The Science of Social Connection

Thanks to digital technologies, we live in an era of unprecedented connectivity. Yet, paradoxically, data indicate about one in four adults in America report experiencing loneliness. The COVID-19 pandemic only accelerated trends that were already in place, with young adults, people earning lower incomes, and people from groups that have been economically and socially marginalized more likely to experience loneliness.

Decades of research has demonstrated how diminished human connection can profoundly impact not only our emotional well-being but also our physical health. In fact, people who report experiencing loneliness or social isolation are at higher risk of early death. Behavioral and social science research is helping us unravel the mechanisms involved in the power of social connection as well as develop possible interventions to counteract its harms.

As a coordinating office at NIH, the Office of Behavioral and Social Sciences Research (OBSSR) has contributed to this area through the NIH Basic Behavioral and Social Science Opportunity Network (“OppNet”) with funding opportunities inviting research projects that seek to explain underlying mechanisms, processes, and trajectories of social relationships and how these factors affect outcomes in human health, illness, recovery, and overall well-being. These have been reissued twice, with over 40 grants funded to date. Of note, these funding opportunities (PAR-21-349, PAR-21-350, PAR-21-352) have one remaining receipt date on June 21, 2024.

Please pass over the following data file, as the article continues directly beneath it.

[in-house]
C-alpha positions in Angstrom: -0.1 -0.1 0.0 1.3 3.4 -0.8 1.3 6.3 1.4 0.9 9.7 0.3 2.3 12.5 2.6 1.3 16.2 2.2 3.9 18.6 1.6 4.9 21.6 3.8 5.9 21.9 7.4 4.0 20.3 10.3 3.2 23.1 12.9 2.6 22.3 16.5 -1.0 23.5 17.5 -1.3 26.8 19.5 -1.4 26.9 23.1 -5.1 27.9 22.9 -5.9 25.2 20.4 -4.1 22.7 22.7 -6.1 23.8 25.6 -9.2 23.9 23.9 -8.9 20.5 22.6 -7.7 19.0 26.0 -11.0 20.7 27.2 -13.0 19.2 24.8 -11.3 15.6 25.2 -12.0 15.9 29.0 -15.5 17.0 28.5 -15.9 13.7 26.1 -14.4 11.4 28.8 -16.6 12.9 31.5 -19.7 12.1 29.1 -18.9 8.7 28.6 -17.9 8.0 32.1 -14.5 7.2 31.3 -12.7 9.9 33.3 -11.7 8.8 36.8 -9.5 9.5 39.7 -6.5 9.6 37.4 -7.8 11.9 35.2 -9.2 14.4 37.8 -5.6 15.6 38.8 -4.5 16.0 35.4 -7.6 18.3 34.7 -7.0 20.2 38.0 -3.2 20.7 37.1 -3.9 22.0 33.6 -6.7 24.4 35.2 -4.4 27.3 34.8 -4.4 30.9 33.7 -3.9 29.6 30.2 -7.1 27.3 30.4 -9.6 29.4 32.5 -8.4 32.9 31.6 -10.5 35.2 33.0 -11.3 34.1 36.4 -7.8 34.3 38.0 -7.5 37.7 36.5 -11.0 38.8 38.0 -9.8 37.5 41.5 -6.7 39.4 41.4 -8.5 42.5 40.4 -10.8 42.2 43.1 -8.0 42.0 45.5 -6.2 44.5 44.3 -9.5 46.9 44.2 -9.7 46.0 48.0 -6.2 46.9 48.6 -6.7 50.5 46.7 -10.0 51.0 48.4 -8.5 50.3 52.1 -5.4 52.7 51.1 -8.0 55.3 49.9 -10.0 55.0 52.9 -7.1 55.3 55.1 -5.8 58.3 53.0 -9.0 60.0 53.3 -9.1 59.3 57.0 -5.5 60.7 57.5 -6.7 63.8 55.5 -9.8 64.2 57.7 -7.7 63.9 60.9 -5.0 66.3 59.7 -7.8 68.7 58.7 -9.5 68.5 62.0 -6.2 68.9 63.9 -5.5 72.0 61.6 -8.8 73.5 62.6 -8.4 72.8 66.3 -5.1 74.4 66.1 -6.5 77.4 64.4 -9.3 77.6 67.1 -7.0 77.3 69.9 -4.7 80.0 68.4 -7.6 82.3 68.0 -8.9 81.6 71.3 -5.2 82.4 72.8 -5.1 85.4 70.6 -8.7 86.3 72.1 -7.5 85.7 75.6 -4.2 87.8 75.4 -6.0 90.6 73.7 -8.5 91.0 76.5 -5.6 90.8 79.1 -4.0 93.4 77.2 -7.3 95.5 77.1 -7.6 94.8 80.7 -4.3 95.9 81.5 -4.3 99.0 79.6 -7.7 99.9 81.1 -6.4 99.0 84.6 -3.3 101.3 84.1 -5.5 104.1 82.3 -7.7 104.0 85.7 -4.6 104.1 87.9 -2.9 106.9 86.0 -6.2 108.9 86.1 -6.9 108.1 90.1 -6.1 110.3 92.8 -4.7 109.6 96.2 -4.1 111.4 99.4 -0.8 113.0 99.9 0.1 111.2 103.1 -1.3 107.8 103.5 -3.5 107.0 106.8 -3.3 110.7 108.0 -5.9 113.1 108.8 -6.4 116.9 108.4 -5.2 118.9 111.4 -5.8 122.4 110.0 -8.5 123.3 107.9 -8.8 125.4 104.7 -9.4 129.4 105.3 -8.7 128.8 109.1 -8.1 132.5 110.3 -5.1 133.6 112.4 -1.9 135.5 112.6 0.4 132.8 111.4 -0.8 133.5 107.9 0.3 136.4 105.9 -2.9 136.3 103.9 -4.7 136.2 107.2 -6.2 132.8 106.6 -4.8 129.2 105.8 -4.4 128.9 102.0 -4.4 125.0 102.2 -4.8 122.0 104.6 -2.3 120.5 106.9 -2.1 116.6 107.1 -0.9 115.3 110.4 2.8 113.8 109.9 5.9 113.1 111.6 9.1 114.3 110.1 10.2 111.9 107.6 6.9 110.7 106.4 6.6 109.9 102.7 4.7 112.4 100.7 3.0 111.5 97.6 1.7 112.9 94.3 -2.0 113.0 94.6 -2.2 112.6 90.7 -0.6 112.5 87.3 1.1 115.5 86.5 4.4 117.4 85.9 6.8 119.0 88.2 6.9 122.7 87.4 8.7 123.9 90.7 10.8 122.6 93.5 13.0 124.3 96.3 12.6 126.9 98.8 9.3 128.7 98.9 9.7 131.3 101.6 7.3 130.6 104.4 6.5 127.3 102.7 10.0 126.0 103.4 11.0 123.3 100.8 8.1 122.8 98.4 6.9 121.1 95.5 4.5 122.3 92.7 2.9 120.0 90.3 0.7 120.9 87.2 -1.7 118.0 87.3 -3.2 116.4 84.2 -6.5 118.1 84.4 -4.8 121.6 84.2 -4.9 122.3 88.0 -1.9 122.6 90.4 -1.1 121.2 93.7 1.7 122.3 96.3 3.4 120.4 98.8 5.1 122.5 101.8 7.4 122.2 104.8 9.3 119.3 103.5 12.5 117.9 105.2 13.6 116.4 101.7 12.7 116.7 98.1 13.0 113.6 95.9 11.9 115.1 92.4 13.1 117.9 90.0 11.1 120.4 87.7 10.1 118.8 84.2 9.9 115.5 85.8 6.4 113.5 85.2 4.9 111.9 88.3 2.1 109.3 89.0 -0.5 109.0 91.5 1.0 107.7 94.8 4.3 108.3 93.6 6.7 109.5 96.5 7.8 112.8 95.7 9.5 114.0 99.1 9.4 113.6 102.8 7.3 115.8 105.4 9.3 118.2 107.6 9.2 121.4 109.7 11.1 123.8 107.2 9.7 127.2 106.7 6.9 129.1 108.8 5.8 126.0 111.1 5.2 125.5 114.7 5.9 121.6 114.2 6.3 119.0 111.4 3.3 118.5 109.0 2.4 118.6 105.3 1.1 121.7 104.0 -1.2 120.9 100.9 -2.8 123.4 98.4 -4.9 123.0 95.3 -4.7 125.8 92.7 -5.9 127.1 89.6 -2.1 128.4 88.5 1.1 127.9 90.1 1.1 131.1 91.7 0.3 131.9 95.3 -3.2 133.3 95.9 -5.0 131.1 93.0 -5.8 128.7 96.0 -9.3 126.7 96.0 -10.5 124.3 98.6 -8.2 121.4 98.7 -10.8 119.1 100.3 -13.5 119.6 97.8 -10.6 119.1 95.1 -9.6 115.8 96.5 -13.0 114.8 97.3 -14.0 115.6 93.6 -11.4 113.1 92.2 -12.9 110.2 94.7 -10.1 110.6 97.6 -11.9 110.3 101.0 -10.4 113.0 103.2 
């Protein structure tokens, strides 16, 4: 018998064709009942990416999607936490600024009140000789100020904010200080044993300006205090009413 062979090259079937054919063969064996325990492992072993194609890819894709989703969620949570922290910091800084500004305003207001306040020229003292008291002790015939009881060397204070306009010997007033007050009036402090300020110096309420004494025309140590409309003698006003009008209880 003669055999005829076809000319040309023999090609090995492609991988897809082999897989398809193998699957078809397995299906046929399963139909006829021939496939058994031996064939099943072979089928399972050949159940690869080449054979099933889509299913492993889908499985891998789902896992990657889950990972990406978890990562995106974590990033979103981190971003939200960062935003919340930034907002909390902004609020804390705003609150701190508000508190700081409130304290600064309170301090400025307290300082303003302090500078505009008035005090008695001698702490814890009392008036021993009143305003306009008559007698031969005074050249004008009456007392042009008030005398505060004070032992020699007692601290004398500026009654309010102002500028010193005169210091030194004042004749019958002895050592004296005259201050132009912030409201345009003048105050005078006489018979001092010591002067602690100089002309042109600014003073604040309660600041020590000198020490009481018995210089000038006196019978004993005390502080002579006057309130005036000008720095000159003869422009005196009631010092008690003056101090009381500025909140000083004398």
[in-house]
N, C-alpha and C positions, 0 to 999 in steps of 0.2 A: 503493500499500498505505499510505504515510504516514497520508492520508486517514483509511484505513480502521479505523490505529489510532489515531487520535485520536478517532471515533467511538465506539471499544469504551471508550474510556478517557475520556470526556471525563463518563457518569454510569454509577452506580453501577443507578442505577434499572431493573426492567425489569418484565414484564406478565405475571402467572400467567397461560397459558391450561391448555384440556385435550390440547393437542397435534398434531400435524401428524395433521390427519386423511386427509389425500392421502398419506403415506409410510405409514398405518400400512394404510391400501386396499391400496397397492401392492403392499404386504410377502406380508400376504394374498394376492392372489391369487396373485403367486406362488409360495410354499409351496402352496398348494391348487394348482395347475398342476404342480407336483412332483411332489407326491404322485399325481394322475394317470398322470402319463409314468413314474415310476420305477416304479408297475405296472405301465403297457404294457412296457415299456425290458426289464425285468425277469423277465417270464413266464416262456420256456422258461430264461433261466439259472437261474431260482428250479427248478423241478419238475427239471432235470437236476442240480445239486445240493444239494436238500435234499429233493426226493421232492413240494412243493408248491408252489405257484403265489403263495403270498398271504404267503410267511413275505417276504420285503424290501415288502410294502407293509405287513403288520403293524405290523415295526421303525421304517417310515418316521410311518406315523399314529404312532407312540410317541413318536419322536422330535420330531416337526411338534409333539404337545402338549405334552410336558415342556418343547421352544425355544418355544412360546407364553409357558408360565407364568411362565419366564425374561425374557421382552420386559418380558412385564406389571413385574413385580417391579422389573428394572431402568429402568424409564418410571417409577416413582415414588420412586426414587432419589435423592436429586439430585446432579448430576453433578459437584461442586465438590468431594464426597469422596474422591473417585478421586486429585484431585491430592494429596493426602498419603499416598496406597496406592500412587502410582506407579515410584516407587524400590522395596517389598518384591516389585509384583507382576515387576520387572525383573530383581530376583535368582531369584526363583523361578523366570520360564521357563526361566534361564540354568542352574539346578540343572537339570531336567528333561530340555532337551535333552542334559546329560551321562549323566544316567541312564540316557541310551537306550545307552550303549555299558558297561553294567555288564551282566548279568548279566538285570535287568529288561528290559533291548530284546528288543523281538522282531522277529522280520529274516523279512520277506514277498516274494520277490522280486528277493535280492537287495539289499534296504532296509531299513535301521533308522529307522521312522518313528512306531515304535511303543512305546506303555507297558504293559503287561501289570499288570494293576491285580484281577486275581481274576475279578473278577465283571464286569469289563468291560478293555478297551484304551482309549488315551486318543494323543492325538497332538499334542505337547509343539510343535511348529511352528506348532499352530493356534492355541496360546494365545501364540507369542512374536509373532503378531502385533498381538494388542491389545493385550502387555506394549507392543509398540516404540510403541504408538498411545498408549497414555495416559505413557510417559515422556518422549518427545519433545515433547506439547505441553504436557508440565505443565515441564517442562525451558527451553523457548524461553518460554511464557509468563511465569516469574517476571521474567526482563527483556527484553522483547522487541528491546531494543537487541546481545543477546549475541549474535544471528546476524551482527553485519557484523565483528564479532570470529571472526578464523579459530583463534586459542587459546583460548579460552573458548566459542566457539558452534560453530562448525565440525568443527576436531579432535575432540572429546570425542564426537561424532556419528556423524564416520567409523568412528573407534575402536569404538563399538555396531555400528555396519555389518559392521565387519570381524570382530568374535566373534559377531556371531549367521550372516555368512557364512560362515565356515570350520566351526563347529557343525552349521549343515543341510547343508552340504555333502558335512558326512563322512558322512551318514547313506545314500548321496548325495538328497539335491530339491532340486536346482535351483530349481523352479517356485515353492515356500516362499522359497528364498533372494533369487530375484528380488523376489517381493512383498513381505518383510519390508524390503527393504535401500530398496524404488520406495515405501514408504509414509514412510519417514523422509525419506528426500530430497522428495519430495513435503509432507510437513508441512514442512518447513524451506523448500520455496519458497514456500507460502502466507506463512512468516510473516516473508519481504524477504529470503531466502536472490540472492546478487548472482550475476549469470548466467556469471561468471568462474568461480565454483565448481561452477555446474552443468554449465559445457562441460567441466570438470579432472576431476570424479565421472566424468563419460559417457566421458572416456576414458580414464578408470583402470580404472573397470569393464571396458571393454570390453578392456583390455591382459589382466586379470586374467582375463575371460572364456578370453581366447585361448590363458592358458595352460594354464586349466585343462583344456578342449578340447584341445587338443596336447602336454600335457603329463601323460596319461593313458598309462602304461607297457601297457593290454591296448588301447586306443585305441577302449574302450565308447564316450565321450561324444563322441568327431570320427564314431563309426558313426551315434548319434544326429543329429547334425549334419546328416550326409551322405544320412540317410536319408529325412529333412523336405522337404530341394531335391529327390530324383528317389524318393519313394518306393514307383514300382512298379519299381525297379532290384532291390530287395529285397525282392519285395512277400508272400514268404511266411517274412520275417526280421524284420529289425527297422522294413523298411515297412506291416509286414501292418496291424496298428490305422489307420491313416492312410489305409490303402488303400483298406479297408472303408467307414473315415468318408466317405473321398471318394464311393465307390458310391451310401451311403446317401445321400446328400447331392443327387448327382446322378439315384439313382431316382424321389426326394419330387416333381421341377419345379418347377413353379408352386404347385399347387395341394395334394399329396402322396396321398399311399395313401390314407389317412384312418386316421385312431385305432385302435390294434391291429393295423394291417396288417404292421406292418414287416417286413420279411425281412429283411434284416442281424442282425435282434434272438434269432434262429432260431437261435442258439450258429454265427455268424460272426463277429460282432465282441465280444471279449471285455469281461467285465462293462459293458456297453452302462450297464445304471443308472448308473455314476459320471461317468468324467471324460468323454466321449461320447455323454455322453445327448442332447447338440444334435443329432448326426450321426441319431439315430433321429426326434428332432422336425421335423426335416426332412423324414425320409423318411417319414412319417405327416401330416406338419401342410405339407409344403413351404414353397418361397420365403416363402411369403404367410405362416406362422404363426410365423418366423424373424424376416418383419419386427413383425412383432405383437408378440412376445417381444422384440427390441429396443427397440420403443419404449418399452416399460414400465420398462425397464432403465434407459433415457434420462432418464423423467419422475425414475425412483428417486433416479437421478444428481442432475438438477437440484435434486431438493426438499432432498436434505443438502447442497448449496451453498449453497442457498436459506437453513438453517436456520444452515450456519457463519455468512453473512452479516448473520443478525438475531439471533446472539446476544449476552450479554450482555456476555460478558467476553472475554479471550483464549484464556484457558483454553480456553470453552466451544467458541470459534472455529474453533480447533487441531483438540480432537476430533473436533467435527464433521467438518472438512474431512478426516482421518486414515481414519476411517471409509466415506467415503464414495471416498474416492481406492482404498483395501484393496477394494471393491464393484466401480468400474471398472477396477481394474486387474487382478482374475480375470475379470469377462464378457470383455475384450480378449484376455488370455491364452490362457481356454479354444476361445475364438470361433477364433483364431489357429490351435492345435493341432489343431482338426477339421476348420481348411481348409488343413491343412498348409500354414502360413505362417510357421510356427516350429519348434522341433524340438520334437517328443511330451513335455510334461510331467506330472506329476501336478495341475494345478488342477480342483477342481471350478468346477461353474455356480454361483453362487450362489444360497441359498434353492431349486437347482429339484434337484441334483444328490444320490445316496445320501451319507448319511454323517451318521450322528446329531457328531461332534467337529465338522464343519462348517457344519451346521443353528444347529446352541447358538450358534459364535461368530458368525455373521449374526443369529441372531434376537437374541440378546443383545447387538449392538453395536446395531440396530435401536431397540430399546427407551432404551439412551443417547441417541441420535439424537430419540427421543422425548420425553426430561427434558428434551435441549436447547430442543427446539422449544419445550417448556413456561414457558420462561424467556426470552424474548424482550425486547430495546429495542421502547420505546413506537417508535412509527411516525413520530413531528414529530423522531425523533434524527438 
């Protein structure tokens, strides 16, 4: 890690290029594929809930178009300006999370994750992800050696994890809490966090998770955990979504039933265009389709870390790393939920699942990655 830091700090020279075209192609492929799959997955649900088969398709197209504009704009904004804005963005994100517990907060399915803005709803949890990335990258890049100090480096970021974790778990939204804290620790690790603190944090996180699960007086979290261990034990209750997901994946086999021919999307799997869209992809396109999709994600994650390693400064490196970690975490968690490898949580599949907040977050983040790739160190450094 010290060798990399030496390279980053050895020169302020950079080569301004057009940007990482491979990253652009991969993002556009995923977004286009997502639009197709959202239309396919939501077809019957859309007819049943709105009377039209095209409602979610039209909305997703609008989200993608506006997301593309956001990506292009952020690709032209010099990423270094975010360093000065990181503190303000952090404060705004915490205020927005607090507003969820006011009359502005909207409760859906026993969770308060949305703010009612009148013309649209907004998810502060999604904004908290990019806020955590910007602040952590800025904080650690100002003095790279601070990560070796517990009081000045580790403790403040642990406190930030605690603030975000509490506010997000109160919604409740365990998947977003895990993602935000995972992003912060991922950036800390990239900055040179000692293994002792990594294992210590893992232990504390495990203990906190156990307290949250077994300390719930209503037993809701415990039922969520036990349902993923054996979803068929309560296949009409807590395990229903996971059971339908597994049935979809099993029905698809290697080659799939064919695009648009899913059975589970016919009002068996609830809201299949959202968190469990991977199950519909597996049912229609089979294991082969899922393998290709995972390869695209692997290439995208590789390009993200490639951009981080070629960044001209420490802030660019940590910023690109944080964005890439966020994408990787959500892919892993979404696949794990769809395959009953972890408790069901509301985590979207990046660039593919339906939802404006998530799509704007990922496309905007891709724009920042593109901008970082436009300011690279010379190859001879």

These grants have helped grow the community of investigators focused on this critical area and have produced valuable research findings, including the following publications:

Additionally, on March 19, OBSSR hosted a Director’s Webinar with one of the leaders in this field—Dr. Julianne Holt-Lunstad. Dr. Holt-Lunstad discussed the issue of social connection, evidence of health implications, and challenges and opportunities for translating this evidence into practical solutions and policy.